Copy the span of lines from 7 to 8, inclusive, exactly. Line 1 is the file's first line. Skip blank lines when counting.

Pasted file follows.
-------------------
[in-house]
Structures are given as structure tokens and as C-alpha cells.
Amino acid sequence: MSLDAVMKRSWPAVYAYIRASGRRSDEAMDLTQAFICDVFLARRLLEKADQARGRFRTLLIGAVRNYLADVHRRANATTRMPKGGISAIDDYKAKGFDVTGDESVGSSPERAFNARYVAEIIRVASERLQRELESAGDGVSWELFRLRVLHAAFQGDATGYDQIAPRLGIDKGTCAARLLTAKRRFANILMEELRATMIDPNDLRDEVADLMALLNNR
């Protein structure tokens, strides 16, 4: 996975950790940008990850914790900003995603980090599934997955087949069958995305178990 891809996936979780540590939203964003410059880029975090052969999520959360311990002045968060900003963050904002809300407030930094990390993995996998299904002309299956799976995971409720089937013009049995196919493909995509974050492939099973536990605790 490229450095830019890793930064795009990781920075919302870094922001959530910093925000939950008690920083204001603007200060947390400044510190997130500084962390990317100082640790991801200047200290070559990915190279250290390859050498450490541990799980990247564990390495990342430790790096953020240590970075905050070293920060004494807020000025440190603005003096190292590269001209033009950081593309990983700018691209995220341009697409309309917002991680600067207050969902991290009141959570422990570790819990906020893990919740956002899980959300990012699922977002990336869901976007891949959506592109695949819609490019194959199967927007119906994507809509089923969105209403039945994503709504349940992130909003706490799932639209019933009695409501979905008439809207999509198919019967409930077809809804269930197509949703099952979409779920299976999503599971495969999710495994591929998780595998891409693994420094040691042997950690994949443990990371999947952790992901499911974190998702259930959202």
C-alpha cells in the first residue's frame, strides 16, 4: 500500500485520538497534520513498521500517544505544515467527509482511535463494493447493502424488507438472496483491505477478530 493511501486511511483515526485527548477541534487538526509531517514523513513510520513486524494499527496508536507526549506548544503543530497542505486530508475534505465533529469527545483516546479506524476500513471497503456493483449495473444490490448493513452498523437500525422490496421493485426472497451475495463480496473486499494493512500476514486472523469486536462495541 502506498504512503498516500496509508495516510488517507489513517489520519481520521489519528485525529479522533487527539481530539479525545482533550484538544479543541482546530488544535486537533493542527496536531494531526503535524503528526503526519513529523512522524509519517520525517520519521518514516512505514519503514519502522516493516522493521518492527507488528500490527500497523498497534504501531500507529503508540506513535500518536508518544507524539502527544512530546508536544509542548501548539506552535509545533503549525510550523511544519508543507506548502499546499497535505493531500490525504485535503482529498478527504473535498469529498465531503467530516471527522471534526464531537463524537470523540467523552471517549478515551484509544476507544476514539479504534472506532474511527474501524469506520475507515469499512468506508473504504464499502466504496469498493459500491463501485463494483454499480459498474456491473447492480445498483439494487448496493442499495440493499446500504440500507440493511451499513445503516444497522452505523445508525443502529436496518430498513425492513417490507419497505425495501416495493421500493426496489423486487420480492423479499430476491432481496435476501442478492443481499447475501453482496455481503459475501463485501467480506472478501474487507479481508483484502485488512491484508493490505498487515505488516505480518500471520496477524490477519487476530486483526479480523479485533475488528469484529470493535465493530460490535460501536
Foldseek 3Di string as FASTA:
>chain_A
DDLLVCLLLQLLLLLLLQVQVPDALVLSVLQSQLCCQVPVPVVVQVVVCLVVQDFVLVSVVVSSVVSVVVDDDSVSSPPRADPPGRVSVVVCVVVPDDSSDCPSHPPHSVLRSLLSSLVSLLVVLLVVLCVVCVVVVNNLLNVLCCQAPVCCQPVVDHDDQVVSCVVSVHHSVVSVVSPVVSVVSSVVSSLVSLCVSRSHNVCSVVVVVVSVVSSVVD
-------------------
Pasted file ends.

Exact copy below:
>chain_A
DDLLVCLLLQLLLLLLLQVQVPDALVLSVLQSQLCCQVPVPVVVQVVVCLVVQDFVLVSVVVSSVVSVVVDDDSVSSPPRADPPGRVSVVVCVVVPDDSSDCPSHPPHSVLRSLLSSLVSLLVVLLVVLCVVCVVVVNNLLNVLCCQAPVCCQPVVDHDDQVVSCVVSVHHSVVSVVSPVVSVVSSVVSSLVSLCVSRSHNVCSVVVVVVSVVSSVVD